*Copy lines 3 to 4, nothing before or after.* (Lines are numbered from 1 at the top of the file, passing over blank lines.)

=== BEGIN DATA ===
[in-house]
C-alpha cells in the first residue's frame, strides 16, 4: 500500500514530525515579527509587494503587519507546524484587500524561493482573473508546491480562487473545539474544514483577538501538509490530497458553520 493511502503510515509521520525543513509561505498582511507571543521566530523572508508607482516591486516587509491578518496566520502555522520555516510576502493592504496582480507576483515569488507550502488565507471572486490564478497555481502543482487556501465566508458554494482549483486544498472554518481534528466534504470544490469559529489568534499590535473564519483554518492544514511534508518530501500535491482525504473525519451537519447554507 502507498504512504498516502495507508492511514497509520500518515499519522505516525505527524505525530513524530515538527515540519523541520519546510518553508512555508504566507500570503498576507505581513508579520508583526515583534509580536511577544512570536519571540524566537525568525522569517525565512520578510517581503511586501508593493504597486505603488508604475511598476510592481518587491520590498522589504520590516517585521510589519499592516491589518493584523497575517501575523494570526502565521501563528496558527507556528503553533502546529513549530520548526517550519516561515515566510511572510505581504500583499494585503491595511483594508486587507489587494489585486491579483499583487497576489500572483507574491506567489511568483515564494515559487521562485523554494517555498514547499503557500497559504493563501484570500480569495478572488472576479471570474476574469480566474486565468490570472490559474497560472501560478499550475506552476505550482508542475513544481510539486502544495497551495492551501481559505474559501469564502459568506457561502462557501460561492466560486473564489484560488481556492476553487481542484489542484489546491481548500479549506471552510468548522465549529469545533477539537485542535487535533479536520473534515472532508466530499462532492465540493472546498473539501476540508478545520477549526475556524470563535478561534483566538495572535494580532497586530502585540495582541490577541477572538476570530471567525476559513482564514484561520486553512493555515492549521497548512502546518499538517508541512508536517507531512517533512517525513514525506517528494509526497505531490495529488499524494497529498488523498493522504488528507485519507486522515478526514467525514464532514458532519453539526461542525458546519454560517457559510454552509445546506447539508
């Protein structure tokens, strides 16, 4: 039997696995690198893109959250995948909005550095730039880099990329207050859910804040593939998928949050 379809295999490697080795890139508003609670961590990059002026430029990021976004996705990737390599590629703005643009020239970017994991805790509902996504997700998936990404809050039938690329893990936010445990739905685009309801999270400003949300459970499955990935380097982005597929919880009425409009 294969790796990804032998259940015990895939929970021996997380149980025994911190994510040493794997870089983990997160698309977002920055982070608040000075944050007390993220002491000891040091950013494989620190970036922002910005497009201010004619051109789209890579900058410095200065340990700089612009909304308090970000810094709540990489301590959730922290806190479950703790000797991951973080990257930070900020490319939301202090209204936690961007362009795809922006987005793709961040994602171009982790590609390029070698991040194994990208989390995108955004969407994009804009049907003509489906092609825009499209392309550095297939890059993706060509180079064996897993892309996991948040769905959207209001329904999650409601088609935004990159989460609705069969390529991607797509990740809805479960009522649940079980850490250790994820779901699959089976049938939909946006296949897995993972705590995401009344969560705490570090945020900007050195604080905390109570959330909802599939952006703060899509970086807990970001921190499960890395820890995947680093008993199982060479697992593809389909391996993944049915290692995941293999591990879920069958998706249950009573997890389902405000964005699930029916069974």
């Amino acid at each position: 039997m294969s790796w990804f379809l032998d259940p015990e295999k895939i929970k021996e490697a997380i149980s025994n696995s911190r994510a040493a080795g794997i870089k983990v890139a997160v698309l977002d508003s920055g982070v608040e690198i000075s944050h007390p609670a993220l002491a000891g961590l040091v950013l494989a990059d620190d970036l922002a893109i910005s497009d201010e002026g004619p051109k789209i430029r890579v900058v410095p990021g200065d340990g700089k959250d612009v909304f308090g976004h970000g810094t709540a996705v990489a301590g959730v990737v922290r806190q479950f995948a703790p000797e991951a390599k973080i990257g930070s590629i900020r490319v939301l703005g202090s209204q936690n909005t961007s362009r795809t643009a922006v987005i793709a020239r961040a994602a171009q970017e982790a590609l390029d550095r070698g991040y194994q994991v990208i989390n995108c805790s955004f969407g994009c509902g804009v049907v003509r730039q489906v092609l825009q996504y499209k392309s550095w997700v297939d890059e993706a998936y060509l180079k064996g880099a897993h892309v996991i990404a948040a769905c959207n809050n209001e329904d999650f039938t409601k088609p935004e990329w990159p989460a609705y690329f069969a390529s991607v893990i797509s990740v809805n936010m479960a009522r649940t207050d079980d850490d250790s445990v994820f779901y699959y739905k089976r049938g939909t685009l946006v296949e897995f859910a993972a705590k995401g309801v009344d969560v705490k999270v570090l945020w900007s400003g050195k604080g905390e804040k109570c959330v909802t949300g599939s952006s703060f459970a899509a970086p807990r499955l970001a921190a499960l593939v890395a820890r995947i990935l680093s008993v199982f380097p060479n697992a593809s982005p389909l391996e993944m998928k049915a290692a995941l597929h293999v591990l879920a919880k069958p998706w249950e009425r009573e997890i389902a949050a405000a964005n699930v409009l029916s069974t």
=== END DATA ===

């Protein structure tokens, strides 16, 4: 039997696995690198893109959250995948909005550095730039880099990329207050859910804040593939998928949050 379809295999490697080795890139508003609670961590990059002026430029990021976004996705990737390599590629703005643009020239970017994991805790509902996504997700998936990404809050039938690329893990936010445990739905685009309801999270400003949300459970499955990935380097982005597929919880009425409009 294969790796990804032998259940015990895939929970021996997380149980025994911190994510040493794997870089983990997160698309977002920055982070608040000075944050007390993220002491000891040091950013494989620190970036922002910005497009201010004619051109789209890579900058410095200065340990700089612009909304308090970000810094709540990489301590959730922290806190479950703790000797991951973080990257930070900020490319939301202090209204936690961007362009795809922006987005793709961040994602171009982790590609390029070698991040194994990208989390995108955004969407994009804009049907003509489906092609825009499209392309550095297939890059993706060509180079064996897993892309996991948040769905959207209001329904999650409601088609935004990159989460609705069969390529991607797509990740809805479960009522649940079980850490250790994820779901699959089976049938939909946006296949897995993972705590995401009344969560705490570090945020900007050195604080905390109570959330909802599939952006703060899509970086807990970001921190499960890395820890995947680093008993199982060479697992593809389909391996993944049915290692995941293999591990879920069958998706249950009573997890389902405000964005699930029916069974």
């Amino acid at each position: 039997m294969s790796w990804f379809l032998d259940p015990e295999k895939i929970k021996e490697a997380i149980s025994n696995s911190r994510a040493a080795g794997i870089k983990v890139a997160v698309l977002d508003s920055g982070v608040e690198i000075s944050h007390p609670a993220l002491a000891g961590l040091v950013l494989a990059d620190d970036l922002a893109i910005s497009d201010e002026g004619p051109k789209i430029r890579v900058v410095p990021g200065d340990g700089k959250d612009v909304f308090g976004h970000g810094t709540a996705v990489a301590g959730v990737v922290r806190q479950f995948a703790p000797e991951a390599k973080i990257g930070s590629i900020r490319v939301l703005g202090s209204q936690n909005t961007s362009r795809t643009a922006v987005i793709a020239r961040a994602a171009q970017e982790a590609l390029d550095r070698g991040y194994q994991v990208i989390n995108c805790s955004f969407g994009c509902g804009v049907v003509r730039q489906v092609l825009q996504y499209k392309s550095w997700v297939d890059e993706a998936y060509l180079k064996g880099a897993h892309v996991i990404a948040a769905c959207n809050n209001e329904d999650f039938t409601k088609p935004e990329w990159p989460a609705y690329f069969a390529s991607v893990i797509s990740v809805n936010m479960a009522r649940t207050d079980d850490d250790s445990v994820f779901y699959y739905k089976r049938g939909t685009l946006v296949e897995f859910a993972a705590k995401g309801v009344d969560v705490k999270v570090l945020w900007s400003g050195k604080g905390e804040k109570c959330v909802t949300g599939s952006s703060f459970a899509a970086p807990r499955l970001a921190a499960l593939v890395a820890r995947i990935l680093s008993v199982f380097p060479n697992a593809s982005p389909l391996e993944m998928k049915a290692a995941l597929h293999v591990l879920a919880k069958p998706w249950e009425r009573e997890i389902a949050a405000a964005n699930v409009l029916s069974t």